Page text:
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Monday, December 7, 2009

Ever Nagging RV Batteries

I own an older Coachman motorhome. I have a problem with the charging system. When I plug the RV into an electric outlet my auxiliary battery becomes overheated (very hot) with a strong sulfur smell. This has happened numerous times and every time I have to disconnect the battery so that it doesn't blow up. I have had the RV to a technician and he removed the converter and had it checked out. I removed the solenoid located behind the battery on the fender and had it checked. Any information that you can provide would be greatly appreciated.
Kevin, (Eveleth, MN) 


Kevin, I’m sure you’ll agree, battery problems seem to ever nag us. The first step in troubleshooting any problem with an RV battery system is to analyze the battery itself. Sulfated batteries simply will not hold a charge and are prone to overheating while charging. The degree of sulfation is also proportionate to its ability to hold a charge. All batteries self-discharge, but sulfated plates quicken the rate. 

See if your local RV service shop has a carbon-pile battery load tester. This test will provide insight to the internal happenings of the battery. Clean and tight electrical connections are also extremely important. Corrosive terminals and faulty connections all lead to early current loss. Don't overlook the negative side of DC circuits as well. 

Additionally, older motorhomes are notorious for employing mediocre or even inadequate charging systems. The alternators and converter/chargers of old did not have the technical algorithms available today for proper and complete automatic battery charging. Rarely did the batteries ever reach full charge unless plugged into shore power for a very long time. Some were quick to reach an overheated charge rate; I suspect this issue with yours.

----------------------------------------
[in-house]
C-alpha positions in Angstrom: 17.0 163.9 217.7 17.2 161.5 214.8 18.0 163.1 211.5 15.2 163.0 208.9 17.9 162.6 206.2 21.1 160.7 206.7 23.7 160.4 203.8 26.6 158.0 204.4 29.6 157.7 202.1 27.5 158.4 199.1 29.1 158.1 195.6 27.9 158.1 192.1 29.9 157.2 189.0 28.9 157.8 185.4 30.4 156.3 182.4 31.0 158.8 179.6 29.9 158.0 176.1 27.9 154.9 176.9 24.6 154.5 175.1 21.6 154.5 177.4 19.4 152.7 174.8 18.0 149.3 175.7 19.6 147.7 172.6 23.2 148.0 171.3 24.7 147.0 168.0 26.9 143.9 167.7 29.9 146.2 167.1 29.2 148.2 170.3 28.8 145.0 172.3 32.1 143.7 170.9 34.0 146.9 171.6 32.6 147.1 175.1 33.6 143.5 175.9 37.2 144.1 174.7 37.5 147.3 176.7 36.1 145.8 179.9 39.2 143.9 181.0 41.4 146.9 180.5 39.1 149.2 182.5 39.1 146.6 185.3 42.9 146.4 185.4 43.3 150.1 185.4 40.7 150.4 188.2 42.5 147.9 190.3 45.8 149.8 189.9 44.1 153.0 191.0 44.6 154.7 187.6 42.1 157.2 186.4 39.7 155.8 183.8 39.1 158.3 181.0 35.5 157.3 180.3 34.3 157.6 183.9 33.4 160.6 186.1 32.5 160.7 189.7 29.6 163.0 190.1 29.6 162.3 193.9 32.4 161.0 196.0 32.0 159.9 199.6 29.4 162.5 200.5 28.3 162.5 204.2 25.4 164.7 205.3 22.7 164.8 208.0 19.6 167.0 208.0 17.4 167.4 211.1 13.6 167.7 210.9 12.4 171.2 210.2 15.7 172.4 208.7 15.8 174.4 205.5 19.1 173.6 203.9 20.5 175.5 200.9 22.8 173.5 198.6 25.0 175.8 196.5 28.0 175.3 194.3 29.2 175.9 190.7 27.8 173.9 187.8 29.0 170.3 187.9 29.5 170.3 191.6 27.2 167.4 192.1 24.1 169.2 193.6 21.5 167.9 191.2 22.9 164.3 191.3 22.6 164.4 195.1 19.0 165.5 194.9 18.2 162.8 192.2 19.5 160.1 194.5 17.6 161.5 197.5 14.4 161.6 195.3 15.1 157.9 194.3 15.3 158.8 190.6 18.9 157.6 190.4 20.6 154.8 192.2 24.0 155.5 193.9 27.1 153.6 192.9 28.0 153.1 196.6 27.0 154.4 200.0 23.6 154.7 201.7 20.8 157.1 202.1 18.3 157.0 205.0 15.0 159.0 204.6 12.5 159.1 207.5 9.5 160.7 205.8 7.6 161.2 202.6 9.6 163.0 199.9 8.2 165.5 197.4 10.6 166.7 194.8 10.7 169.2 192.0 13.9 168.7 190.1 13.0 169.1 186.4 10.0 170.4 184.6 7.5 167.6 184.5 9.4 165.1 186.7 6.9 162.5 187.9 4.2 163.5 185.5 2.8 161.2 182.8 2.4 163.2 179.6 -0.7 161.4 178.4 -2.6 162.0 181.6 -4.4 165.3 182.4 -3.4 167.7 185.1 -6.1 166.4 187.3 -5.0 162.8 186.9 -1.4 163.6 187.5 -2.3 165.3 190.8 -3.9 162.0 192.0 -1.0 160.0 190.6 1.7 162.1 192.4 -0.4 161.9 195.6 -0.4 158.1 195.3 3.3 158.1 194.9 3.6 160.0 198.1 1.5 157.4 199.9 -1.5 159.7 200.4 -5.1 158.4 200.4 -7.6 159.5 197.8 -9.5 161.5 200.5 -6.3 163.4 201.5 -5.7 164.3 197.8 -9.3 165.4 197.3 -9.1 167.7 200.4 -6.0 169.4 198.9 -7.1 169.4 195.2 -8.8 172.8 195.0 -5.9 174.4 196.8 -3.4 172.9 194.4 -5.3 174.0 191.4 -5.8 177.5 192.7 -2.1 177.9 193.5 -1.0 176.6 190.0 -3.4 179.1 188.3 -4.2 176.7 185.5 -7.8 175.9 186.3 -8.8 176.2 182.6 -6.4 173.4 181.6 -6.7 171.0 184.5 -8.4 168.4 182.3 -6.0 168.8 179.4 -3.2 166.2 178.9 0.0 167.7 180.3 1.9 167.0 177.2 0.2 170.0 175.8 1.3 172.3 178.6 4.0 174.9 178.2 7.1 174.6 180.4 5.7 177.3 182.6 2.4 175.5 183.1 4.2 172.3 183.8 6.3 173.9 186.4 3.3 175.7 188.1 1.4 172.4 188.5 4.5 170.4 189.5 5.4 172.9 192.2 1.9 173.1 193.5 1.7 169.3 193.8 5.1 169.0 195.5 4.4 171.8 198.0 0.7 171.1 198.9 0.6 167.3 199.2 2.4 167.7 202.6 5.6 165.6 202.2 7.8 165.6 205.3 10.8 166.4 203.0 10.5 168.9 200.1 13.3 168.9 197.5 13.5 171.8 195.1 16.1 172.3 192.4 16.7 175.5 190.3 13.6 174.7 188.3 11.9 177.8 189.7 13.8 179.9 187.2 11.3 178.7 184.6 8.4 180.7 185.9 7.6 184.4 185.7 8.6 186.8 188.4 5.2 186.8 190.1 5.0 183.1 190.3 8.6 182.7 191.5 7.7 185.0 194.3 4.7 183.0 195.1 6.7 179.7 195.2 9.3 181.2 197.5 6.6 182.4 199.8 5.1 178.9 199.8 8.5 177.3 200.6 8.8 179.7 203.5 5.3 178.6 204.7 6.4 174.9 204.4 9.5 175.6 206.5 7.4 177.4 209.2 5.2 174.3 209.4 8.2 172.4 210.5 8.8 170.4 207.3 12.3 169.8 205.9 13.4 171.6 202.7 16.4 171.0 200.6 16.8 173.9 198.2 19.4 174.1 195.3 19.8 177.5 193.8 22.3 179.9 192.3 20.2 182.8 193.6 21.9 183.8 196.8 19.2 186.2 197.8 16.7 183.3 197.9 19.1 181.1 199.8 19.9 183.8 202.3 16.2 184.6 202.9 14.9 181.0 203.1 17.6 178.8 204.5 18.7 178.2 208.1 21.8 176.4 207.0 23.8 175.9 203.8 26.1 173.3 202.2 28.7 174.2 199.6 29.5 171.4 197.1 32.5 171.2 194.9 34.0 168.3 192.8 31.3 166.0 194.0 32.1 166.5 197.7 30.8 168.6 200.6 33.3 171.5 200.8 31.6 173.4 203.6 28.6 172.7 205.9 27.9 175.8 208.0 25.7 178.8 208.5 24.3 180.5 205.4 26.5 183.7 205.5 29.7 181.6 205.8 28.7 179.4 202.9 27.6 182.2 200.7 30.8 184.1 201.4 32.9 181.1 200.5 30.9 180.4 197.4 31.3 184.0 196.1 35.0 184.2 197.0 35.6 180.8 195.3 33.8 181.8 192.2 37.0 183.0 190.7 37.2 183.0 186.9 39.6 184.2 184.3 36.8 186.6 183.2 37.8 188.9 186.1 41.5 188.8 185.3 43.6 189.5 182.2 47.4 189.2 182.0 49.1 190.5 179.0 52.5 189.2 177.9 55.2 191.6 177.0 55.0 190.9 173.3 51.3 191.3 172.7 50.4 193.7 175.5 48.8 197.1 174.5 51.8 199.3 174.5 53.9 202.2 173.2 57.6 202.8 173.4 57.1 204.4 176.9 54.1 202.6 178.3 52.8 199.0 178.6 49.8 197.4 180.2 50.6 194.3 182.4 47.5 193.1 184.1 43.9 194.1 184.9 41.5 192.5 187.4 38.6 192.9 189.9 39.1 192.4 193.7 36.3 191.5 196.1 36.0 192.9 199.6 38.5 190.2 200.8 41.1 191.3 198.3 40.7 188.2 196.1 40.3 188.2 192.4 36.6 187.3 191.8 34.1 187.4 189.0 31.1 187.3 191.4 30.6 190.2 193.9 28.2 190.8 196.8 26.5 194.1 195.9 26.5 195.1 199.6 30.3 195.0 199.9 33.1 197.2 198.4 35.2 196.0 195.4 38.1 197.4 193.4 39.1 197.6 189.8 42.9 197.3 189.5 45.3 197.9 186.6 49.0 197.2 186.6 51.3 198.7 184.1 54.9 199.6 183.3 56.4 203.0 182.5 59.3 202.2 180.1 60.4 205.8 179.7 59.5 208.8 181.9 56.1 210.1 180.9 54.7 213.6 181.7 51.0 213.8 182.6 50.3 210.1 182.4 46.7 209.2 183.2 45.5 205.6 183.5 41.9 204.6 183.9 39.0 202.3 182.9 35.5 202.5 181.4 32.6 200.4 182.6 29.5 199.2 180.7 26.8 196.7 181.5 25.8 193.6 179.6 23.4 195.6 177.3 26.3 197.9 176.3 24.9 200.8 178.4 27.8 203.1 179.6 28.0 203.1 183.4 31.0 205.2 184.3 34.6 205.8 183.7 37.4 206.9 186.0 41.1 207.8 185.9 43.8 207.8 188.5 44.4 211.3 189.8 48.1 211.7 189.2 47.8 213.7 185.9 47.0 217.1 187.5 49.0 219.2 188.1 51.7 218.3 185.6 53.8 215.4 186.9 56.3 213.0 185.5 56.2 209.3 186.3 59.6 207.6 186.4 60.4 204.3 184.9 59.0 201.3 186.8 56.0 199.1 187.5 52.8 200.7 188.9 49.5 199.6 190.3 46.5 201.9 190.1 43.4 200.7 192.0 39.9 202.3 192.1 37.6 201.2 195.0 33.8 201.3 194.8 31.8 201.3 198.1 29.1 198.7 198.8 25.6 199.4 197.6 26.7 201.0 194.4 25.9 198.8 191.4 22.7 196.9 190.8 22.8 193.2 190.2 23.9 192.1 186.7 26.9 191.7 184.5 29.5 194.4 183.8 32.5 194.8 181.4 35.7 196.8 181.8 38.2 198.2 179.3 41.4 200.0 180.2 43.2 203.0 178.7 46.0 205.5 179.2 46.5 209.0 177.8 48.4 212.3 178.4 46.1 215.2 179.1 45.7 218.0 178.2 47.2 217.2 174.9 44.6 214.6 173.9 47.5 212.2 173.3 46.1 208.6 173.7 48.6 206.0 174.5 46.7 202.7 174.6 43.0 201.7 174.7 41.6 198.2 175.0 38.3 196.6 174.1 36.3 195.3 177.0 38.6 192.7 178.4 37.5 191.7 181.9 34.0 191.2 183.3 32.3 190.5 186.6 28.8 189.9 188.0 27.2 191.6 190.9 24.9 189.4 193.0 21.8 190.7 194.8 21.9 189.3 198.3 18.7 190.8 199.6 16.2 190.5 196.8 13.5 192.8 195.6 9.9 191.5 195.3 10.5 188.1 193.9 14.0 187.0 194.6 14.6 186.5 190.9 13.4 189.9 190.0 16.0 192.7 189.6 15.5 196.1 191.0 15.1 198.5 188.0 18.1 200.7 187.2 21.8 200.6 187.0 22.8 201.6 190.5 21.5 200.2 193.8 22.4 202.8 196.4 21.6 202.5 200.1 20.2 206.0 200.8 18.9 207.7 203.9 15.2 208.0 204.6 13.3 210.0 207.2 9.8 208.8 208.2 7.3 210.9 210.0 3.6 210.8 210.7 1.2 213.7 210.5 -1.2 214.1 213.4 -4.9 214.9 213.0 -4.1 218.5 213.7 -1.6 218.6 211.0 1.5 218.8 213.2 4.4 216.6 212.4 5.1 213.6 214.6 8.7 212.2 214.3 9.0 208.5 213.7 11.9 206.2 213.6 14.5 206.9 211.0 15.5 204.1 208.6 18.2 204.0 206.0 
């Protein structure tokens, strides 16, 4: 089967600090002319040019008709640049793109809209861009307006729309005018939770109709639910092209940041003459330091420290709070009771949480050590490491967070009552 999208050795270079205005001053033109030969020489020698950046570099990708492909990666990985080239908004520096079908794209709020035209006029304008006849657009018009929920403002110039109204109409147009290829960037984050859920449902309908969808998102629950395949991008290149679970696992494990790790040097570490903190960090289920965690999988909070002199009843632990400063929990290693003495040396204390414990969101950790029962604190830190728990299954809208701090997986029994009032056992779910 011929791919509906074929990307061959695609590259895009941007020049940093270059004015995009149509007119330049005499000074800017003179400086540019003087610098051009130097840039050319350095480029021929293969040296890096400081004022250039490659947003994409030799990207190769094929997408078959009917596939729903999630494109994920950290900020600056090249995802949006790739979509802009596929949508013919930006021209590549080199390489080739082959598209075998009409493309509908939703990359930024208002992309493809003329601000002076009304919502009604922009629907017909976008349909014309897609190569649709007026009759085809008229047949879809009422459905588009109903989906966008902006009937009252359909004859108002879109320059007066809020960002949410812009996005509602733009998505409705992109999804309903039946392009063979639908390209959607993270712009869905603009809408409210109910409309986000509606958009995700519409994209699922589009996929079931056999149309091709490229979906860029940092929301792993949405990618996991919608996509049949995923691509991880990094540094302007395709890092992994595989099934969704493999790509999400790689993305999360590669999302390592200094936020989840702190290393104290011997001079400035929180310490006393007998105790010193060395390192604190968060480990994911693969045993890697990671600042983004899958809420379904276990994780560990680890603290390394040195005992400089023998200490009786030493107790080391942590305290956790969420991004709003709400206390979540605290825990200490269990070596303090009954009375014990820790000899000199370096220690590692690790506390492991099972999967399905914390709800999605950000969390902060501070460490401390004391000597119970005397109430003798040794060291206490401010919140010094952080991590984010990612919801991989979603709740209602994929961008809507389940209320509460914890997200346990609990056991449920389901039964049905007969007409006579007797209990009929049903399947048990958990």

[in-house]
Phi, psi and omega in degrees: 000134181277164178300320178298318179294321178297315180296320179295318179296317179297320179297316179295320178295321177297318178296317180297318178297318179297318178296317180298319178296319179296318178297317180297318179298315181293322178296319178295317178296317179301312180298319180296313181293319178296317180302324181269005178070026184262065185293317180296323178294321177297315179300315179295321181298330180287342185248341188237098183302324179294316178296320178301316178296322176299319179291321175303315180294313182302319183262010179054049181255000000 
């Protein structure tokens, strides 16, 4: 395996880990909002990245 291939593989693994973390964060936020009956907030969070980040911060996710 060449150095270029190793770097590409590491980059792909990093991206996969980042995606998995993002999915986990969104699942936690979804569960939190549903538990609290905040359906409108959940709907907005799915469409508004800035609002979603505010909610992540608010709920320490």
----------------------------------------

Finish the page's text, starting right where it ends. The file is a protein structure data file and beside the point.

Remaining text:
Tests should also be performed on the battery circuits to determine if any current loss exists. Some small, parasitic drains are normal, but when current losses approach 700-800 milli-amps, something needs to be rectified. Obviously, a larger drain on a battery is even worse. Any Certified Technician can easily perform this test for you, but if you have a good, quality multi-meter, you can even do it yourself. Consider ordering my video, "Testing the Battery Systems - the Basics." 

There is good news, however. Today there are aftermarket alternators and chargers (available on-lne or at your local RV parts dealer) that increase the RVers ability to extend the electrical life in the batteries. Also, newer battery technology has improved battery performance and has minimized over-charging risks. It should be a consideration for all "serious" RVers of older coaches to upgrade to high-tech batteries, sophisticated three-step chargers and high output automotive alternators. Electrical woes will certainly be minimized and under proper usage, completely eliminated.

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